Further, there are other auto insurance protections Nevada drivers can consider. You can get roadside assistance in case your car breaks down and need a tow. You can get Personal injury protection which will supplement any existing health insurance you have in case you are hurt in a crash. There are also products that will help you pay for a temporary rental car to use if your car is in the repair shop and some that will pay off any remaining lease or finance payments in event your vehicle is totaled.

Auto Insurance Requirements in Nevada

The state of Nevada follows the traditional “at fault” model of car insurance. In this model the party who causes a crash is responsible for any resulting financial costs due to death, injury or property damage. In practice, this means that the insurance company of the at fault party pays claims as laid out in the particular policy of the insured vehicle. Nevada requires car owners in the state to carry minimum liability coverages as follows. They must have at least $25,000 of coverage for death or injury to a person caused by the owner of the covered vehicle. They must carry at least $50,000 of coverage for costs associated with the death or injury of two or more persons injured in an at fault crash. And, lastly, they must carry a minimum of $20,000 of property damage coverage.

Average Cost of Coverage in Nevada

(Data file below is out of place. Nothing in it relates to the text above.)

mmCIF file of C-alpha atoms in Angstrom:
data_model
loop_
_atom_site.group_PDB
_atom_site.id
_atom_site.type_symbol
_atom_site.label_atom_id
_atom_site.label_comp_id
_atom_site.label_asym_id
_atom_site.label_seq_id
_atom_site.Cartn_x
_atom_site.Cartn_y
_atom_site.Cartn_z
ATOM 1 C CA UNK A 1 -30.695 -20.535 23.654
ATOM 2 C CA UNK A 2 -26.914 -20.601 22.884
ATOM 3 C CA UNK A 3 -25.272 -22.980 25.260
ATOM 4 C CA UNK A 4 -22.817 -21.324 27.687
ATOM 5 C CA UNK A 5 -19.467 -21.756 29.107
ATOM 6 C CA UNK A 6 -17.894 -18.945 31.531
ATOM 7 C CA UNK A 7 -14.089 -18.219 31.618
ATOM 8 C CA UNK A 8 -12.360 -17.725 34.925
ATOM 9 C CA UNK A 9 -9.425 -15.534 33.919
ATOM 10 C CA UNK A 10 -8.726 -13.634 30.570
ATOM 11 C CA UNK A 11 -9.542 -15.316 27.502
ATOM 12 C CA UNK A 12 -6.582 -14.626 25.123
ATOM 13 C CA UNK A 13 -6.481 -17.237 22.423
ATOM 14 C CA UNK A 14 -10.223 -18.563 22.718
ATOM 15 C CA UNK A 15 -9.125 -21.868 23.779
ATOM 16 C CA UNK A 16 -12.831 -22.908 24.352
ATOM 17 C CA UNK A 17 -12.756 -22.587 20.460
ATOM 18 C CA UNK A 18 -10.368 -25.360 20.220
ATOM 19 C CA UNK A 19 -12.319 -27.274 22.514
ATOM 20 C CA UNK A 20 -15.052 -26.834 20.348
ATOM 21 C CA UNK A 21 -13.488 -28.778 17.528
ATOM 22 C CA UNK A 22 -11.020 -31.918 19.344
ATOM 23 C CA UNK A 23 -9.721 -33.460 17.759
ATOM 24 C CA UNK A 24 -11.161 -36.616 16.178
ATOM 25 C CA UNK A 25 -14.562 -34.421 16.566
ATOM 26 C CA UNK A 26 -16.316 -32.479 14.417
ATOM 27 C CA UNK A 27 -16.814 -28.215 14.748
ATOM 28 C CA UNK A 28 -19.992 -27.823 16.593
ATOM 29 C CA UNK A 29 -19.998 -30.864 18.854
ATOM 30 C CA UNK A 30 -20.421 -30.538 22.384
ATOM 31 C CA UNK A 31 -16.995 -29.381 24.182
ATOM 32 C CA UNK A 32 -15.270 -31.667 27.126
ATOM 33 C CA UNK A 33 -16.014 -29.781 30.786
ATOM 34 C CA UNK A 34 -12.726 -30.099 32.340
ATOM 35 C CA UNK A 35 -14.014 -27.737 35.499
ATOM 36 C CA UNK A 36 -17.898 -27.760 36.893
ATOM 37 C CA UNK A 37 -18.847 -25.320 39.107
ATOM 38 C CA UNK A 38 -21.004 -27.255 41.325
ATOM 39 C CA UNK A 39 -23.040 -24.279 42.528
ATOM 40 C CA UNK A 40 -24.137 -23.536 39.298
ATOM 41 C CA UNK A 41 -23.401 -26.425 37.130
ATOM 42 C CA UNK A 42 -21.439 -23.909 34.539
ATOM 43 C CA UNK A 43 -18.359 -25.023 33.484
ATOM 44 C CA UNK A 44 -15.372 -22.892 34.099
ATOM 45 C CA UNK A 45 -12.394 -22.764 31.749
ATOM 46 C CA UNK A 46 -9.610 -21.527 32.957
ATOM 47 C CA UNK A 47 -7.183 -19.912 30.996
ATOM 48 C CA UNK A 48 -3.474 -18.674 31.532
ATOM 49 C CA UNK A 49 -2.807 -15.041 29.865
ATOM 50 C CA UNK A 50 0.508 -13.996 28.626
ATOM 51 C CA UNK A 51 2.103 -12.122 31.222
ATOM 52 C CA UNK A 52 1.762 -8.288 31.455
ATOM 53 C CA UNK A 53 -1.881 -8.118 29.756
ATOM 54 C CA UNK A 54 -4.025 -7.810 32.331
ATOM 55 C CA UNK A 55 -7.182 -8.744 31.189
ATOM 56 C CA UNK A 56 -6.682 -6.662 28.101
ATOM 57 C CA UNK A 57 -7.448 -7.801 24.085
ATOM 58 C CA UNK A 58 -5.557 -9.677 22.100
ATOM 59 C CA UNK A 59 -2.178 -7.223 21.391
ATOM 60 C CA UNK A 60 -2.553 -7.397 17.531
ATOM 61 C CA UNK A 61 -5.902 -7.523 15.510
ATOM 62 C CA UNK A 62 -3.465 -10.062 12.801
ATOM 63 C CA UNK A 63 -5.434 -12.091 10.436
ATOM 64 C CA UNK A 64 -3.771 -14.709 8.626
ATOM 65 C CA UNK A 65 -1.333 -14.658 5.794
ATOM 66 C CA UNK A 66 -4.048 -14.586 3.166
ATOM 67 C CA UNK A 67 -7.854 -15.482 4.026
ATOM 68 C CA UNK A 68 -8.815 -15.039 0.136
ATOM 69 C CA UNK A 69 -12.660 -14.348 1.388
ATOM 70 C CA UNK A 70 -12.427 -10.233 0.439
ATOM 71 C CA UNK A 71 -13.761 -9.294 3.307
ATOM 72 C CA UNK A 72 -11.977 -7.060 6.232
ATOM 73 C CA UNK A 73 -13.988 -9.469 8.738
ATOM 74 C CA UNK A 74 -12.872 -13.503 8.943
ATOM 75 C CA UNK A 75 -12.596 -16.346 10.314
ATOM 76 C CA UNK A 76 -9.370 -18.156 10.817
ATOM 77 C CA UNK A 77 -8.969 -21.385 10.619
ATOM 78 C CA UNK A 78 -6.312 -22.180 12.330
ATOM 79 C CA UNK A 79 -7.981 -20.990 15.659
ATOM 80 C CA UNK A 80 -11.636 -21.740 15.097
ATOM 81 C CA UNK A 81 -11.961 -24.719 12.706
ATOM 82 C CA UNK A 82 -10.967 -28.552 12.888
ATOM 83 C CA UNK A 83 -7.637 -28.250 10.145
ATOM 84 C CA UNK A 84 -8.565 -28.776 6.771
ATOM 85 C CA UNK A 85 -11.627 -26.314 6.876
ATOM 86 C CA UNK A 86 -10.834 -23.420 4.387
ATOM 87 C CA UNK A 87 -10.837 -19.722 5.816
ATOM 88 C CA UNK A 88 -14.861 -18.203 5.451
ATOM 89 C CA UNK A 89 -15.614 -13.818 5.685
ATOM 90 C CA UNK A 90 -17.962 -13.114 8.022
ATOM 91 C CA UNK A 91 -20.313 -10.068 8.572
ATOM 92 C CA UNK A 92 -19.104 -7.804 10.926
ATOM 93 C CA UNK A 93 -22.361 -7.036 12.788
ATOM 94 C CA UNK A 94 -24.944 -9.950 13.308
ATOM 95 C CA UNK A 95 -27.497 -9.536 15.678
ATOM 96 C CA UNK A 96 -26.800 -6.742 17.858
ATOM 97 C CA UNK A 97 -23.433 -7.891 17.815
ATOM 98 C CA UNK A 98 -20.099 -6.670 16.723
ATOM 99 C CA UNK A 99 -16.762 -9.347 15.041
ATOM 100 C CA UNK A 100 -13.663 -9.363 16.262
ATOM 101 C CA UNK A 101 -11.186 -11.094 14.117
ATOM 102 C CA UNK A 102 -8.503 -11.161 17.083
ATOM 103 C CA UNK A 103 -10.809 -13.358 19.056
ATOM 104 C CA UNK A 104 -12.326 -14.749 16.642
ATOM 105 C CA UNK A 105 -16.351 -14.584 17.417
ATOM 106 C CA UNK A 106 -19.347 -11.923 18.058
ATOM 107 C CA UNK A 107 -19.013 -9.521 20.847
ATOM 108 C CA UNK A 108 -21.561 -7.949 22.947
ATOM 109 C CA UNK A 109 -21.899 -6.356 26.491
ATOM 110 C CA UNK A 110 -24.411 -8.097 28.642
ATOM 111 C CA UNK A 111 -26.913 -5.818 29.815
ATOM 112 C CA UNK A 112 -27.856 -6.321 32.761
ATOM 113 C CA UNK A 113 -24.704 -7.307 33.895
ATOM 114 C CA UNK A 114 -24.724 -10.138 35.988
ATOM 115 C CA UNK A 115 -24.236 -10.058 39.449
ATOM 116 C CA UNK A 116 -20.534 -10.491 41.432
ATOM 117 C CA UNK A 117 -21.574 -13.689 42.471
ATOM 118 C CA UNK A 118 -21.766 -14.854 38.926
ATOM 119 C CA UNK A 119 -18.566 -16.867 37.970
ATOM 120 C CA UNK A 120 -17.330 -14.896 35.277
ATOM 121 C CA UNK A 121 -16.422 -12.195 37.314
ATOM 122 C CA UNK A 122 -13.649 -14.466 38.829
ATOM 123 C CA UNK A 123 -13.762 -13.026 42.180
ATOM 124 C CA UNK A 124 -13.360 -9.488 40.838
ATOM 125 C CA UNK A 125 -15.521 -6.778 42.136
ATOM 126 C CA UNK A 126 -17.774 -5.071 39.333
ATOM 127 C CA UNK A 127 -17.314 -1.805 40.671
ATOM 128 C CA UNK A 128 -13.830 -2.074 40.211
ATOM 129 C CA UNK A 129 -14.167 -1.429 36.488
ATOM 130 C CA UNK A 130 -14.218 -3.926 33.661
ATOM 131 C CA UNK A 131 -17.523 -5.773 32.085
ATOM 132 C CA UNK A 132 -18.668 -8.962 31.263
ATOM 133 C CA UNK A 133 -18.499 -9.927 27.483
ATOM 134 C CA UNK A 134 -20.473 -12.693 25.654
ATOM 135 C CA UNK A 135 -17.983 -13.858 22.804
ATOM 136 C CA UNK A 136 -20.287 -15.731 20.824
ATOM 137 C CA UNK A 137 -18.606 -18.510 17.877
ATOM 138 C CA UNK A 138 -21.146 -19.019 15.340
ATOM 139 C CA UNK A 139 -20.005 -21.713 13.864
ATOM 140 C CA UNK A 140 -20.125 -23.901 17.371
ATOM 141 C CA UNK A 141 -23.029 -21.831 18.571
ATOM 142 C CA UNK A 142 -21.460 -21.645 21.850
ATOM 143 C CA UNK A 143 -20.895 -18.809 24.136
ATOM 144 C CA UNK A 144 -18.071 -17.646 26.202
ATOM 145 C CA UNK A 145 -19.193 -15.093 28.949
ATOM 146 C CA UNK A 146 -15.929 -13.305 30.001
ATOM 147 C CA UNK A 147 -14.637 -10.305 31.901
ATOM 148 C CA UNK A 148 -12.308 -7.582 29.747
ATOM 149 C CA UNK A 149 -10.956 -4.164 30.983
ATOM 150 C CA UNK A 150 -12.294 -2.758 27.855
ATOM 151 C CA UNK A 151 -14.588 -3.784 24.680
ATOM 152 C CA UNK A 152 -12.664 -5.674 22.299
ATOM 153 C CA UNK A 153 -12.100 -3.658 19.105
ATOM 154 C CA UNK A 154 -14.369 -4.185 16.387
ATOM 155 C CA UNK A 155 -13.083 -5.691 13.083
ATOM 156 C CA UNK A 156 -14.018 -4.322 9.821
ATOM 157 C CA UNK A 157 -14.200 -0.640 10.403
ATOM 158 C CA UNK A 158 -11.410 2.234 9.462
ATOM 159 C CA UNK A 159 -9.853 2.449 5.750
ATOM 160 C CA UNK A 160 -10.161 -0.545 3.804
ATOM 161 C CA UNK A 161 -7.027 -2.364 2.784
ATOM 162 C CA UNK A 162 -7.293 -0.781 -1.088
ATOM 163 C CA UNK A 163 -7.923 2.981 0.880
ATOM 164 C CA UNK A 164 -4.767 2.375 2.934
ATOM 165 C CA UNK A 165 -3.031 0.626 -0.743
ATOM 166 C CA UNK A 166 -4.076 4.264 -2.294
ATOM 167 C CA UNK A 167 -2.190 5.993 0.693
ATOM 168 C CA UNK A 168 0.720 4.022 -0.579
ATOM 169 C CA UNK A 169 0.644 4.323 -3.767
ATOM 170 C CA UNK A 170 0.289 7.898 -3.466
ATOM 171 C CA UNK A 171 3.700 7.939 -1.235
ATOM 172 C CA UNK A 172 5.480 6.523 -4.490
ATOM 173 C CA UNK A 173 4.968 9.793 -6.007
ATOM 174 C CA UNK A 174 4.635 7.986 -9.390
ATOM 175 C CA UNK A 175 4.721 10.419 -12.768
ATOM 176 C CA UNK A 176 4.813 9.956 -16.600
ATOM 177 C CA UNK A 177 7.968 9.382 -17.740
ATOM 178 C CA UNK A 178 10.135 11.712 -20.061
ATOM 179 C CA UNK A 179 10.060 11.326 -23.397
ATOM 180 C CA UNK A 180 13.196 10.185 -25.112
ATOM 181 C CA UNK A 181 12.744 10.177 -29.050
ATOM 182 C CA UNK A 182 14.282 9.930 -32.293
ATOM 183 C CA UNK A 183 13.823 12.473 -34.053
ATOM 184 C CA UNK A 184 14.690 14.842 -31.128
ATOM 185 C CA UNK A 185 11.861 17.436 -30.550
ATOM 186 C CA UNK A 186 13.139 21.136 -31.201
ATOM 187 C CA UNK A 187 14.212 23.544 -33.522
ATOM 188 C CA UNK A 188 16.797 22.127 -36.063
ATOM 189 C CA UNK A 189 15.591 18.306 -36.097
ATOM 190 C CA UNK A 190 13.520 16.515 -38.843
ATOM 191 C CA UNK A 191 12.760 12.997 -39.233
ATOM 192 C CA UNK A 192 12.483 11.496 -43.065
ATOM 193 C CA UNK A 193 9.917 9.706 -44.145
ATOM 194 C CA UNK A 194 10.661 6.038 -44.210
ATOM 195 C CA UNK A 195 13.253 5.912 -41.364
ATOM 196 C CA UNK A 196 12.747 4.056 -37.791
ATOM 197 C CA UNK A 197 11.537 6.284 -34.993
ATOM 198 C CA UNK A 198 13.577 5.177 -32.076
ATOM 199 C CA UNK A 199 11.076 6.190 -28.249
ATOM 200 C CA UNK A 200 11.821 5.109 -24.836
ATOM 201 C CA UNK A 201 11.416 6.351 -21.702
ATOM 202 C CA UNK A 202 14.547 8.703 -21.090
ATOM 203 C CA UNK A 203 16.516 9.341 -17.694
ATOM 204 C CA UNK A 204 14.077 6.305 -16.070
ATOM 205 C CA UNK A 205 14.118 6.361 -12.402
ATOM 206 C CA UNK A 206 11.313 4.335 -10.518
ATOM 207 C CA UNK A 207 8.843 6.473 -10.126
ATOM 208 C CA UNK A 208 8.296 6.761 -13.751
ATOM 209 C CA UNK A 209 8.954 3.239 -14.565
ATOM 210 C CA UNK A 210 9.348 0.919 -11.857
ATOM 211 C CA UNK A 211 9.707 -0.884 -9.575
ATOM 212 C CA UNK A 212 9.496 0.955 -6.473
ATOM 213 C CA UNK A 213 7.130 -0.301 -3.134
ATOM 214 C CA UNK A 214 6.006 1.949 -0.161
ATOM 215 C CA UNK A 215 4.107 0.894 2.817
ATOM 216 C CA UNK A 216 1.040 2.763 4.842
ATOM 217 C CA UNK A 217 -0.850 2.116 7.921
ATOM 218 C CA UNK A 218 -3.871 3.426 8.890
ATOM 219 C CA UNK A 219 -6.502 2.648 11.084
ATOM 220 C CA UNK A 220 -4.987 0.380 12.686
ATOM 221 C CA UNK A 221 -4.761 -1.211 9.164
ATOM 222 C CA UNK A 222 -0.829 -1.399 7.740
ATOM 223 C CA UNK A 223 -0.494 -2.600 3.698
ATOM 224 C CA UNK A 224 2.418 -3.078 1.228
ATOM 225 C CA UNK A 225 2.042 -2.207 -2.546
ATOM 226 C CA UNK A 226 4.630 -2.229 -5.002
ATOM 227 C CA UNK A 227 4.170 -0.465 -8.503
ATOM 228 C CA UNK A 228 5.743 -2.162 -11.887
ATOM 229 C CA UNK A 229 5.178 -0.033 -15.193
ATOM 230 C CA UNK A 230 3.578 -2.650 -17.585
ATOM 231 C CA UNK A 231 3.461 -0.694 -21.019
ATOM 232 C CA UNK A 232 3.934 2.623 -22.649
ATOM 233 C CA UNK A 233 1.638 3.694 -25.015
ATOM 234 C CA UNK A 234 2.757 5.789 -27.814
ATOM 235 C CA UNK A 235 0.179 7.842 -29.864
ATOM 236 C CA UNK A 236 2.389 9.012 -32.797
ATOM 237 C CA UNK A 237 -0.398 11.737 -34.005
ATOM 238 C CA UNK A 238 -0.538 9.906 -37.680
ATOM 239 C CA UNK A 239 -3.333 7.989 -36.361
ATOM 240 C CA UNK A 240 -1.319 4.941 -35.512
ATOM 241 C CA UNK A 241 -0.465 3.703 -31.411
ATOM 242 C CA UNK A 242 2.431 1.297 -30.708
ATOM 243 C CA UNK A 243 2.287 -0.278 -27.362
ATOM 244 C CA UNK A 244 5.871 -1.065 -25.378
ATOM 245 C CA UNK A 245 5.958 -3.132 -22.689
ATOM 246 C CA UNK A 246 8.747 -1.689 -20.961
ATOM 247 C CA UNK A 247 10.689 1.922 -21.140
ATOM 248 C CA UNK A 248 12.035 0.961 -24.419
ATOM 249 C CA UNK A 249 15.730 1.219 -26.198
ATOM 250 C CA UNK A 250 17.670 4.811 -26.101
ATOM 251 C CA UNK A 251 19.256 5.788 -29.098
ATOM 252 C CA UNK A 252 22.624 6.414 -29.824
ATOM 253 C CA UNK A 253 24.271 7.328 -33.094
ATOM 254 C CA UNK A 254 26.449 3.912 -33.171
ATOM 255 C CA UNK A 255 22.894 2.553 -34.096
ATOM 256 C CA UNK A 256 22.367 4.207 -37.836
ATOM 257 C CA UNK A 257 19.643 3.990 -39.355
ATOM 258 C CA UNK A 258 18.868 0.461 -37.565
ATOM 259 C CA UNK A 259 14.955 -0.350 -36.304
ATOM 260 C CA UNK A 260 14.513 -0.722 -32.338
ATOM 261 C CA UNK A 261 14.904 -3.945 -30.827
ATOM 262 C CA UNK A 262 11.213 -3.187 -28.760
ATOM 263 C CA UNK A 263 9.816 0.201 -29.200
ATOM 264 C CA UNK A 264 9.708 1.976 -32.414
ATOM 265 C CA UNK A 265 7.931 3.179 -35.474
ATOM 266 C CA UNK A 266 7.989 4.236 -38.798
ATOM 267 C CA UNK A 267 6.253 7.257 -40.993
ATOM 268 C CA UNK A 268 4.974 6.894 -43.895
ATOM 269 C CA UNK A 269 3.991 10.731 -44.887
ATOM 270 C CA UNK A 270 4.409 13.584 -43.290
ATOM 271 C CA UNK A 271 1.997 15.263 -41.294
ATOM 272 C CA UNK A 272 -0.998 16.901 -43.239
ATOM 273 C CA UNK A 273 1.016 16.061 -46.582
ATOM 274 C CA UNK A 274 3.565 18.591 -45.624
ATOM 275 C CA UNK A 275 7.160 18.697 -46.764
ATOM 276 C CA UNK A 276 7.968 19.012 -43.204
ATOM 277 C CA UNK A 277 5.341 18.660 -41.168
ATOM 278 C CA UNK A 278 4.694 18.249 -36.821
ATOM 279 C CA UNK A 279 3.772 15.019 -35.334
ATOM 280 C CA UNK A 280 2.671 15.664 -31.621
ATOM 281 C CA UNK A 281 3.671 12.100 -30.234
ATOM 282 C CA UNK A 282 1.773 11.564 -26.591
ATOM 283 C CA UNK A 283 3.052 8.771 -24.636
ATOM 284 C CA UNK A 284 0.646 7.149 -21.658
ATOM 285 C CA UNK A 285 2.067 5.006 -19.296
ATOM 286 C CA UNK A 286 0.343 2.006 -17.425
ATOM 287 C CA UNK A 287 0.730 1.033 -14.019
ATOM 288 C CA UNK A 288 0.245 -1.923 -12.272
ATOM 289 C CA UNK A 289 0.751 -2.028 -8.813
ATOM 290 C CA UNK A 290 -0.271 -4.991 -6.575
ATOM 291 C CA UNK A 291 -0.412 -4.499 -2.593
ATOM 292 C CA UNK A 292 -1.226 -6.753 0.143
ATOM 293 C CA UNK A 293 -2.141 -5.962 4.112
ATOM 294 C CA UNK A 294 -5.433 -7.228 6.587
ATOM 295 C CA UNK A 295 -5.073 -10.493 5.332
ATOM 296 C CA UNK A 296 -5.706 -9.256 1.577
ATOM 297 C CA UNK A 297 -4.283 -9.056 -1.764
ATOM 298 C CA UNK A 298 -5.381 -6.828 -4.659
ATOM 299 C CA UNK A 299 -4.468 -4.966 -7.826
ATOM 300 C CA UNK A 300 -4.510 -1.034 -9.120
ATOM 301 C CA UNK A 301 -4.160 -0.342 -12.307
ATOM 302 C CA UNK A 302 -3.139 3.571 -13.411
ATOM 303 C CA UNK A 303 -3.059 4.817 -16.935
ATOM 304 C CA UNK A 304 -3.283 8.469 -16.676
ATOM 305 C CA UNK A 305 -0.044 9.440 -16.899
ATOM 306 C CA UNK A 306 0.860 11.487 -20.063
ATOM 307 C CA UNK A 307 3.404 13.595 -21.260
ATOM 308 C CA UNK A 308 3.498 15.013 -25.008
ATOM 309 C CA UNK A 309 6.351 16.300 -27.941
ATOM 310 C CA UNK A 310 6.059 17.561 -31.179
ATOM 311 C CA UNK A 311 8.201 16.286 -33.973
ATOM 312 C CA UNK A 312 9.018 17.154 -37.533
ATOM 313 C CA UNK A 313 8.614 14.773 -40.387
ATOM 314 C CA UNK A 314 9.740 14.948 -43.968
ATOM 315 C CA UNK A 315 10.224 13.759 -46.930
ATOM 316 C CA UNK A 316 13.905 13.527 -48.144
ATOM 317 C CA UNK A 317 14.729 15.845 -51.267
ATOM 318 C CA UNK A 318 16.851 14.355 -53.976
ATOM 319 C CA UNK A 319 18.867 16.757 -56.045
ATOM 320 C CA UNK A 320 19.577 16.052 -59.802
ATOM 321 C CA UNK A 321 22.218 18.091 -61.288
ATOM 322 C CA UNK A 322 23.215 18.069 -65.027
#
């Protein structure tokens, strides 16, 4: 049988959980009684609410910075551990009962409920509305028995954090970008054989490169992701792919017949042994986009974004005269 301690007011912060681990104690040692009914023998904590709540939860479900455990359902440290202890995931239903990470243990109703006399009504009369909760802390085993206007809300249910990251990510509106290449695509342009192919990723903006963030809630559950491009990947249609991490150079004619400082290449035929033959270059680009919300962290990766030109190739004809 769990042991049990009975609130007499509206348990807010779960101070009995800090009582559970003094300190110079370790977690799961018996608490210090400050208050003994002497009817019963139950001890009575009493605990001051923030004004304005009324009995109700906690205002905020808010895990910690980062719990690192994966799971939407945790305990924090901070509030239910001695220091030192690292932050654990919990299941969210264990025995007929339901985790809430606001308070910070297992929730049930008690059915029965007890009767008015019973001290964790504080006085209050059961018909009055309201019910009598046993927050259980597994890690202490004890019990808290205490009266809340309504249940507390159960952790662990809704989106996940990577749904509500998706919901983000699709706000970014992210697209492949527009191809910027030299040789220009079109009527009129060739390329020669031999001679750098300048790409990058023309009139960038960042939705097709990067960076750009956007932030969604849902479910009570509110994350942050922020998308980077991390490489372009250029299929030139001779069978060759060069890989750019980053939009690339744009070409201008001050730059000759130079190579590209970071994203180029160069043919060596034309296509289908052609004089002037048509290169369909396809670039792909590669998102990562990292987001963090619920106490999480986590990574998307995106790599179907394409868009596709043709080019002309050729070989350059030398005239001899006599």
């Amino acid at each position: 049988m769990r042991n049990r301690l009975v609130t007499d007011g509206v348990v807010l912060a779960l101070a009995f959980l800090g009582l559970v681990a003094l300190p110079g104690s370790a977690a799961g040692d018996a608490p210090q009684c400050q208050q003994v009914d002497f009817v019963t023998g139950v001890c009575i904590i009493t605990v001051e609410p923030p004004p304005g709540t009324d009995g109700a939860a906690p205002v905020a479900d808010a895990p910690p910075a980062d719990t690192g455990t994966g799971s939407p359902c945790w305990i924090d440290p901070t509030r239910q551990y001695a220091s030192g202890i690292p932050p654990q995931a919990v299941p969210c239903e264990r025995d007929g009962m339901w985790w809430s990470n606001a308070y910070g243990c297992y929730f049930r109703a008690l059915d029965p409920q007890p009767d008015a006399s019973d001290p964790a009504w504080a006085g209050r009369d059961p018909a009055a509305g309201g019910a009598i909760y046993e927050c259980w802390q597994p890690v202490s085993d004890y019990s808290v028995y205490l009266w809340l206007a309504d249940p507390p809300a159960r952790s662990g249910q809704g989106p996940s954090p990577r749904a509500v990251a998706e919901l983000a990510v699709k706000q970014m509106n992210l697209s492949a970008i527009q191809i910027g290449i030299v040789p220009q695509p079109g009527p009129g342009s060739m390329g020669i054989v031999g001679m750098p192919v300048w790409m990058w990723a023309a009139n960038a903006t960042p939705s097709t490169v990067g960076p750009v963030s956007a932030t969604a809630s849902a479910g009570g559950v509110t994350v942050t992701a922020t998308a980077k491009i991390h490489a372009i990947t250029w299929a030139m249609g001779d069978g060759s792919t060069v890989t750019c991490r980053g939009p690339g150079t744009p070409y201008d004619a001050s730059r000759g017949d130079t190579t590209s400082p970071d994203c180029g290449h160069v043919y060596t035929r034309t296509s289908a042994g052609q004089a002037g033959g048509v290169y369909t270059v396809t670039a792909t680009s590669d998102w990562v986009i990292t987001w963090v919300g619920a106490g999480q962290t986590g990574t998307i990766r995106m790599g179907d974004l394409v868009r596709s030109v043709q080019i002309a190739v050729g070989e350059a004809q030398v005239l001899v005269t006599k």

As noted car insurance can range from bare bones liability to a full menu of expanded protections. The average cost of full protection in the United States (defined as liability, comprehensive and collision insurance) is around $1,400 per year for a good driver. The average cost for such coverage in Nevada is around $1,800, making it one of the more expensive states for car insurance. There are a couple of reasons that experts think drive the higher costs. One is the frequency which residents use courts to settle claims. High lawyer and court costs driver higher settlements, resulting in higher insurance payouts. Secondly, some believe that the prevalence of high end vehicles in Las Vegas contribute to higher rates because such cars are costly to repair.

Age Average Premium (yearly)
16 $8,948
17 $6,974
18 $6,161
19 $3,769
20s $2,092
30s $1,503
40s $1,461
50s $1,388
60s $1,402
70s $1,731

Cheapest Car Insurance Companies in Nevada

Due to the myriad of factors that drive insurance premiums, it very difficult to say with total assurance which specific carrier could offer any one individual the best deal. Nevada drivers with a safe driving record and good credit will find good, competitive rates. Young drivers and those with spotty credit will almost always pay higher rates.